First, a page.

If you’re able to control your breathing, that’s a powerful tool for affecting your mood and anxiety level.
Try some of these breathing approaches on and see how they work for you.
Take a slow breath through your nose and let it out through your mouth with an audible “ahhhh” sound. Don’t hold back on the “ahhh” – it can sound as raw and rough as you need it to be. Repeat as needed.
Or, exhale strongly by blowing through persed lips, visualizing your frustration being pushed out of your body.
Or, experiment with making your inhales and exhales the same length; counting to two as you breathe in, and counting to two as you breathe out. If that feels good,you can try lengthening making each part of the breath longer – playing around with a count of three, or four, or even higher if you want. Try this more intentional kind of breathing for a minute, to start with and add more time if the exercise works for you.
Remember, you’re doing this to help yourself feel better, more relaxed, less stressed, not to win some kind of contest.
On the same note: A lot of people recommend deep breathing or meditation practices when anyone says anything about feeling anxious. The thing is: These practices are sometimes the opposite of helpful for people with high-level or chronic anxiety.
If you’re in a high state of anxiety, sitting quietly and breathing can often be counter-productive. If your nervous system is overstimulated, just telling your body to sit still and relax isn’t going to work so well. So, if you’re anxious or restless, and someone tells you to just sit and breathe, or meditate, just ignore them and find some other way of unwinding or coming back to yourself, such as movement, or anything else that keeps your mind busy enough while also letting you find some mental rest.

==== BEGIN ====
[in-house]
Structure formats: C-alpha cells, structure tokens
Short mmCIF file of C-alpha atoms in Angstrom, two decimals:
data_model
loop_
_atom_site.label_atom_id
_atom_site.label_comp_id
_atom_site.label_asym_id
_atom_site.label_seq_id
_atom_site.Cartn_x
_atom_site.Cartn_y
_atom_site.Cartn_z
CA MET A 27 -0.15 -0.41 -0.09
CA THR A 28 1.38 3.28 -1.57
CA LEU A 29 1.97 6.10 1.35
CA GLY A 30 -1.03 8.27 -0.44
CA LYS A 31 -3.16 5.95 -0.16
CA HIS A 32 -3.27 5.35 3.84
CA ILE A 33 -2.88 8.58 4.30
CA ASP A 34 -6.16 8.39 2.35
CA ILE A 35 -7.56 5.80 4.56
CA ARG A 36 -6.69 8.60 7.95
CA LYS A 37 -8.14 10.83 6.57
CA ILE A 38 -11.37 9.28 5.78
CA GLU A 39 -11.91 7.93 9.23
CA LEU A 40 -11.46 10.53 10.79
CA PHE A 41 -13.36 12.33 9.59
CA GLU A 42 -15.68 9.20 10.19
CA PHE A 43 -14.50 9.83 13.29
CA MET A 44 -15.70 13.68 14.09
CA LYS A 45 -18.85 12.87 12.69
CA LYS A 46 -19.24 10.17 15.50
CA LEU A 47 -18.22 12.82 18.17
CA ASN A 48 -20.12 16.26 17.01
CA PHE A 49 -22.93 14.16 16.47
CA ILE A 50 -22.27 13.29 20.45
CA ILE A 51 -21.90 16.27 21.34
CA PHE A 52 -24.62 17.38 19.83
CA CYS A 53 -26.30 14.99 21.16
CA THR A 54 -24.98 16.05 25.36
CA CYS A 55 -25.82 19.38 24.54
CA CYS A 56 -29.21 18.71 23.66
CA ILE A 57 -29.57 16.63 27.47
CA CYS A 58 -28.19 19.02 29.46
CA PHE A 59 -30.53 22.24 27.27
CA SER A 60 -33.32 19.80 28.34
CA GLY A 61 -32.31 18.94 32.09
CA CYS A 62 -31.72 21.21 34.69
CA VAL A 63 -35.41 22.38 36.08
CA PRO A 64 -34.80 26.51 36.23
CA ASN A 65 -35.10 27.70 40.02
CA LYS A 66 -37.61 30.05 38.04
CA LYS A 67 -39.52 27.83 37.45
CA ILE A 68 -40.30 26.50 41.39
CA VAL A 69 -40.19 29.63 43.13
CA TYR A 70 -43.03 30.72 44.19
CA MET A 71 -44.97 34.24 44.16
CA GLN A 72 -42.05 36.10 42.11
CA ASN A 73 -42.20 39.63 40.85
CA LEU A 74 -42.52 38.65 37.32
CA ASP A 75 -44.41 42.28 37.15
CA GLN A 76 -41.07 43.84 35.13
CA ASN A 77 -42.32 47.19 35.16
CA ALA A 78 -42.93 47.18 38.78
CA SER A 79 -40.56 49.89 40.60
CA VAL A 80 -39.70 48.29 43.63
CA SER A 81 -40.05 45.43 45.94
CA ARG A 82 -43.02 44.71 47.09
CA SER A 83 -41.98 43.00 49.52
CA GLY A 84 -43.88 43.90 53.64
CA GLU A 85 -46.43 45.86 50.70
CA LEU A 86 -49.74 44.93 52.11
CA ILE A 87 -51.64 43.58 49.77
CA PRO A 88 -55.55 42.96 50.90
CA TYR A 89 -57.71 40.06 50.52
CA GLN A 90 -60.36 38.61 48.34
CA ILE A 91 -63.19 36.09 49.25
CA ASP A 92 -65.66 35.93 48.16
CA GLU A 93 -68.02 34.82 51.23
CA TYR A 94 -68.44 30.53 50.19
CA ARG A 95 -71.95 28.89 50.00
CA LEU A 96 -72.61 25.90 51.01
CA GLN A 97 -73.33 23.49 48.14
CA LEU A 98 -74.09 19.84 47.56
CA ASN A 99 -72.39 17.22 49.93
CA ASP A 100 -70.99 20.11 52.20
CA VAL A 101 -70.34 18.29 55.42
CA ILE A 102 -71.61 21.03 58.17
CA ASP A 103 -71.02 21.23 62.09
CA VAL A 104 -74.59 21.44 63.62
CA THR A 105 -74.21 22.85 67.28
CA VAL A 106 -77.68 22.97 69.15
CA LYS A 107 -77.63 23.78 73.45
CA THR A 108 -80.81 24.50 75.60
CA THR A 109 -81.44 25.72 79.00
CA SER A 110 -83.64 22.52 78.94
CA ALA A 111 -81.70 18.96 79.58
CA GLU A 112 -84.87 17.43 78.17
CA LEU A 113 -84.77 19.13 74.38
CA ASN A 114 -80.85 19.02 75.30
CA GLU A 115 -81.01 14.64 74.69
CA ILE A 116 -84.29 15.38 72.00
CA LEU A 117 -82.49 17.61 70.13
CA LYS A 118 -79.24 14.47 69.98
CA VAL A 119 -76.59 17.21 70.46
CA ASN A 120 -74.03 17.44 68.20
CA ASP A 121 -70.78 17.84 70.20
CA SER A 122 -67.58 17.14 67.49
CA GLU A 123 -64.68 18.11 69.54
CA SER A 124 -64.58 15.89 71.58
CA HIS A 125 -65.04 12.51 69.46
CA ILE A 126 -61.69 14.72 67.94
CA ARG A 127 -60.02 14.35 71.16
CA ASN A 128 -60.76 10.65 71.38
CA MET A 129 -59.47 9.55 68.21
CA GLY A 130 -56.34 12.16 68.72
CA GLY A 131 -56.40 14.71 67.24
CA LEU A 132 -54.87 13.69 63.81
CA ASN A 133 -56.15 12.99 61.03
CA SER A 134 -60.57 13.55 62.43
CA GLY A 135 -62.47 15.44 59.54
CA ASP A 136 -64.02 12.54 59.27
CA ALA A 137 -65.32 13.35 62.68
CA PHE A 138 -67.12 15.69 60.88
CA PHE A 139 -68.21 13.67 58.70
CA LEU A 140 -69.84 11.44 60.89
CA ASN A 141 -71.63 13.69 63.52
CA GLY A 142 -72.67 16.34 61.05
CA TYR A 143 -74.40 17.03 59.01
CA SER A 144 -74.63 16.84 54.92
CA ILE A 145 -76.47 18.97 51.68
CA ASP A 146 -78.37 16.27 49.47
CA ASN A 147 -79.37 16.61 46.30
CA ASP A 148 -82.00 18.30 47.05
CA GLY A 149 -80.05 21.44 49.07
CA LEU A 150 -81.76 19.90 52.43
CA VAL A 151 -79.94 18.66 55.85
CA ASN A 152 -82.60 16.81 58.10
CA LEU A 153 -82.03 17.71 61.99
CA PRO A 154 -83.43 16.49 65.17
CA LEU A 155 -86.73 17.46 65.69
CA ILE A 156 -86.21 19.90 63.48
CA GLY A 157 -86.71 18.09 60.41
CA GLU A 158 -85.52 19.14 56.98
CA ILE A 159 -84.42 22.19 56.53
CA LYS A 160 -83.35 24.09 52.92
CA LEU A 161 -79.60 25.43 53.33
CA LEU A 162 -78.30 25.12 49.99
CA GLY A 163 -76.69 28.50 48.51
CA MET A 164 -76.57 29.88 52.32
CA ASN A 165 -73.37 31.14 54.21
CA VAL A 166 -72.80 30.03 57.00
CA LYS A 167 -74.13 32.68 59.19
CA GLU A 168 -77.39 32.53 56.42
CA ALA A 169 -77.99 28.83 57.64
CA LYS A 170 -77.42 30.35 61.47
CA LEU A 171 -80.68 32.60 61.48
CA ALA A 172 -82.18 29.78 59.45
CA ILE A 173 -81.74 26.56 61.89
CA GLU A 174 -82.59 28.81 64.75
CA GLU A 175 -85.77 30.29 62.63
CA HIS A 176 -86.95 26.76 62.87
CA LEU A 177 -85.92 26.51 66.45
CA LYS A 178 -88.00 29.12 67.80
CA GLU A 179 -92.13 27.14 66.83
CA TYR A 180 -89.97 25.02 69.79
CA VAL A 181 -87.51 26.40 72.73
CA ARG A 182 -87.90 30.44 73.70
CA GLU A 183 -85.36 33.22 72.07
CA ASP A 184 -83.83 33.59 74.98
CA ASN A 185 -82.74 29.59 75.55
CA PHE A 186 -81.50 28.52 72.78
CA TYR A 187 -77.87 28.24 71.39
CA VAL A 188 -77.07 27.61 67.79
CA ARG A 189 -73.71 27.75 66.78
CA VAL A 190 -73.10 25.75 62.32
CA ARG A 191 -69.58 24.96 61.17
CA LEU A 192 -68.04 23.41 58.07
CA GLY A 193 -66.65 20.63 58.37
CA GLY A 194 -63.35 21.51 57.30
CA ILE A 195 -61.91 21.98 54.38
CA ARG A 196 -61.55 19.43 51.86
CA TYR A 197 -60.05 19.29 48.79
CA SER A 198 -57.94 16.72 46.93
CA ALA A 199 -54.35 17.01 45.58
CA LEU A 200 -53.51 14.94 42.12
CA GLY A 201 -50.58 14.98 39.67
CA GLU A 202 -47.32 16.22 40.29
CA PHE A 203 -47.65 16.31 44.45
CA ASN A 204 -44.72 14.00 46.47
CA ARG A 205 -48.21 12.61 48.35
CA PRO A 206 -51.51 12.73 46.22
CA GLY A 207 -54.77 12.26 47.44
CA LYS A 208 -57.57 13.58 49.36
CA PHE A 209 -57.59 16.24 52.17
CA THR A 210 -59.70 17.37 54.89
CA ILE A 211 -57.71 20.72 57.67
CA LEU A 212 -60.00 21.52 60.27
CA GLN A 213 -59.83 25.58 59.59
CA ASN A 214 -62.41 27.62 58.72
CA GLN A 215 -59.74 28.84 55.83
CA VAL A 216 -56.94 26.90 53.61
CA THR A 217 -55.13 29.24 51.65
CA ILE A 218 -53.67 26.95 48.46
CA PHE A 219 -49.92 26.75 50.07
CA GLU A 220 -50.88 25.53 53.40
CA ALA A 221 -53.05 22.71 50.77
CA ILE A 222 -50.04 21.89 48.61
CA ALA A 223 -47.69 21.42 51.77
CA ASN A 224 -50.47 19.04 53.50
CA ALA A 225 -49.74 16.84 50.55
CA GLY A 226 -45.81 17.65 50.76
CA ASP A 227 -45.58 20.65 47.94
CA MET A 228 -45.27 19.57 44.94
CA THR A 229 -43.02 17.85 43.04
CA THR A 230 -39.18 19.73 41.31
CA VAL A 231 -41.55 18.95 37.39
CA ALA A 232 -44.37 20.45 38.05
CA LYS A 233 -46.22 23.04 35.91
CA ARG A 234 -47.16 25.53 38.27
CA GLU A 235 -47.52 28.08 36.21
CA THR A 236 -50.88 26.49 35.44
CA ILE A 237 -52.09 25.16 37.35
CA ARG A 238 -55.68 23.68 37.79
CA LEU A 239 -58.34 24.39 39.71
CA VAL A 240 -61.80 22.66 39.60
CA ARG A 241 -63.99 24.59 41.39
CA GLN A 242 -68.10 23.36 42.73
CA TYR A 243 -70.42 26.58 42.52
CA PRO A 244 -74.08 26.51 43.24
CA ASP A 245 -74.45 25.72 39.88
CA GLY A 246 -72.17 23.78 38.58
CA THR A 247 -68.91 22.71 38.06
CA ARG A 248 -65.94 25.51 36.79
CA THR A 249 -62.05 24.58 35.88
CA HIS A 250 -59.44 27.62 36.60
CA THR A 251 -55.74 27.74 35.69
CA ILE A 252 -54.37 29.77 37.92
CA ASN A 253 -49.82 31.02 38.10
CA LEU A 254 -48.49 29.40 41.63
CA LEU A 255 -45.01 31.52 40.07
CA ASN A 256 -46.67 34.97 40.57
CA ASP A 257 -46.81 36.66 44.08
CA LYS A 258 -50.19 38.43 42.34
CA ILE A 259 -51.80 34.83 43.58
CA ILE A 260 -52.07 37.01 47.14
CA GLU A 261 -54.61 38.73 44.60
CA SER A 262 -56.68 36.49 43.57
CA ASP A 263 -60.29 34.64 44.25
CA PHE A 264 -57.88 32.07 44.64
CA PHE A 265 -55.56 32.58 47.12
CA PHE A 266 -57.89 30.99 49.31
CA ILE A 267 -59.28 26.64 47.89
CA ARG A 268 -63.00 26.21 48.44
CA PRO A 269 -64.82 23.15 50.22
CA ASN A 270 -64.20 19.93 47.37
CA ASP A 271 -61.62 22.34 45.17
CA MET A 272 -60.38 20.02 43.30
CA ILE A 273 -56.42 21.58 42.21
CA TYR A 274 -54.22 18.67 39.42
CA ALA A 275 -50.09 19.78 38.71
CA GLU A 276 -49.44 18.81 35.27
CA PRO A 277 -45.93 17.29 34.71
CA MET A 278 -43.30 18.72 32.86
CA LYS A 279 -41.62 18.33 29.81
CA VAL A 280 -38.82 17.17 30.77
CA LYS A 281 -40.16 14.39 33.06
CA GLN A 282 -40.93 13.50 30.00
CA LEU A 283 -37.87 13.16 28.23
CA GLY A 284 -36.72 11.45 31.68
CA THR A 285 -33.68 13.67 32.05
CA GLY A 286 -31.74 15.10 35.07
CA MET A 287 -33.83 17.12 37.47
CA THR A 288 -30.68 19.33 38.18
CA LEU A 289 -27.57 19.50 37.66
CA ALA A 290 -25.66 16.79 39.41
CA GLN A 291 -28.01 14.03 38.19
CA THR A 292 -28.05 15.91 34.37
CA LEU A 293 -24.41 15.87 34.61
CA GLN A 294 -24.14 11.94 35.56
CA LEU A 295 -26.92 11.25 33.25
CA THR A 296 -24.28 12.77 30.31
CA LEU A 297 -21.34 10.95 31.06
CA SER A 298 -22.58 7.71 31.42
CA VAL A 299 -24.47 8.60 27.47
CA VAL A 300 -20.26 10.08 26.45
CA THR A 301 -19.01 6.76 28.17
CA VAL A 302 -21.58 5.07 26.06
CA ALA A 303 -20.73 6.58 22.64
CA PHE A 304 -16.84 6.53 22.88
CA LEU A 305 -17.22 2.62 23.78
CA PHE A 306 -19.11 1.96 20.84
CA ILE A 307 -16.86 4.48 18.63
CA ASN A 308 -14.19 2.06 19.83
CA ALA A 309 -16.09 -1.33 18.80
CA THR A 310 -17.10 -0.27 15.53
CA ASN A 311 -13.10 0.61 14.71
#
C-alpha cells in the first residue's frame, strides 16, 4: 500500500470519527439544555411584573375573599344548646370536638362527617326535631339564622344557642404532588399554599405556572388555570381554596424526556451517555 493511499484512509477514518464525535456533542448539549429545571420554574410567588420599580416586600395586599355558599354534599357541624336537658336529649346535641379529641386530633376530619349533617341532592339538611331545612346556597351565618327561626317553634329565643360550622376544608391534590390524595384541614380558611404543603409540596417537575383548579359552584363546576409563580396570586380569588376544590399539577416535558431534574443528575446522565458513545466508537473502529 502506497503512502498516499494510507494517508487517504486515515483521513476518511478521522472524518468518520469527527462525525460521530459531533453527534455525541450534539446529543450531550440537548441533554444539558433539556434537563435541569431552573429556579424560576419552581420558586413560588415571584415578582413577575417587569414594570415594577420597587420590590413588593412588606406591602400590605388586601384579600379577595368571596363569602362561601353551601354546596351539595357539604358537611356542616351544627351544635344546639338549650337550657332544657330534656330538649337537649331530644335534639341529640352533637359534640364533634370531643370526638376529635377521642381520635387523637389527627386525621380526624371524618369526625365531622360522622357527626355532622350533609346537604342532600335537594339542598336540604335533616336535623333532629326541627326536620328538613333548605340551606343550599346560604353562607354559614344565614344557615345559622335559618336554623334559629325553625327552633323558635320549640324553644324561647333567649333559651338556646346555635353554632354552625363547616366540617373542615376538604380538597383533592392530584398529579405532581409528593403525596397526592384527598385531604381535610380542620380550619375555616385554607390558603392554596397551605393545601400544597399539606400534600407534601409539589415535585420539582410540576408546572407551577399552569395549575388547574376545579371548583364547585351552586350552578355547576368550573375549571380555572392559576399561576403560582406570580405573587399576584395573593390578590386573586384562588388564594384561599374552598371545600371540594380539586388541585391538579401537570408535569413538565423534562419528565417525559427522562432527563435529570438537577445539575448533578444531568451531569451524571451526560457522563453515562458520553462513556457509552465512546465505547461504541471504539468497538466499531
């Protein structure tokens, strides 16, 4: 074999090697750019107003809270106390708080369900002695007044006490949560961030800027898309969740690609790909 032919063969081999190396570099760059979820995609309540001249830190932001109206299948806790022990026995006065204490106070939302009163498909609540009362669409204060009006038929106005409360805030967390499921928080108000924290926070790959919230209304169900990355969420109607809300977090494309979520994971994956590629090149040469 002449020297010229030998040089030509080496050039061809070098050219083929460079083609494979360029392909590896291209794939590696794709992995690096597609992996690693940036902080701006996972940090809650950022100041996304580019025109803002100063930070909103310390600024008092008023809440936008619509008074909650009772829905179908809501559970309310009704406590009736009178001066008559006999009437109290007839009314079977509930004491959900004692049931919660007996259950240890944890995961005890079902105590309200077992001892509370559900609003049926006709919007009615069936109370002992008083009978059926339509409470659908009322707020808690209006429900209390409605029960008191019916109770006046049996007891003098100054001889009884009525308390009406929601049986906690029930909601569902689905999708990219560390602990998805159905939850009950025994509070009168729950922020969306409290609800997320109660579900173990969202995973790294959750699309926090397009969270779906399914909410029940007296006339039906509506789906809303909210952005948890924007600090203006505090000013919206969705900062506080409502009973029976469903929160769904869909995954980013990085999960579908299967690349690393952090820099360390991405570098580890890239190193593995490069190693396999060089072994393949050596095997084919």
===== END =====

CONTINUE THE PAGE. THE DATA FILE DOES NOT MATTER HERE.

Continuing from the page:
Sing or chant: The sound and the vibration can sometimes help us ground, or come back to ourselves. And, it doesn’t have to be chanting ancient sanskrit texts, either. Repeating a chant over and over again can sometimes be soothing, and give us the sense of security or predictability our anxious or distressed selves are missing, but it’s not the only way. Cranking up your favourite music (I’m partial to musical theatre myself) and singing along still gives you that vibration from making sound…and, it’s fun!
Sometimes finding ways to relax can feel like a huge chore, just one more responsibility on top of everything else. It’s tempting to just turn on the TV, or get back to a favourite video game, or hide in a fantasy novel full of dragons and goblins, and, if you love any or all of those activities, don’t stop doing them.
Having fun is a necessary part of being alive.
Here’s an experiment for you: If you try any of the activities listed above, compare how you feel afterwards with how you feel after watching a sitcom on TV, or spending half an hour slaying monsters online, or with doing any other activity you do to zone out or destress. Do you feel the same? Different? How’s your stress level?
There are no right answers. That’s one of the reasons I’ve offered so many options to try, and those aren’t even all the options available. The ways you can use your breathing, movement, and voice to affect how you feel are virtually endless. In fact I’d encourage you to play with any and all of this, to try the practices and change them to make them your own.
If you’d like to share any experiences that come up for you as you play with finding stress management and relaxation, or if you have questions, I’d love to hear from you. You can contact me through this page.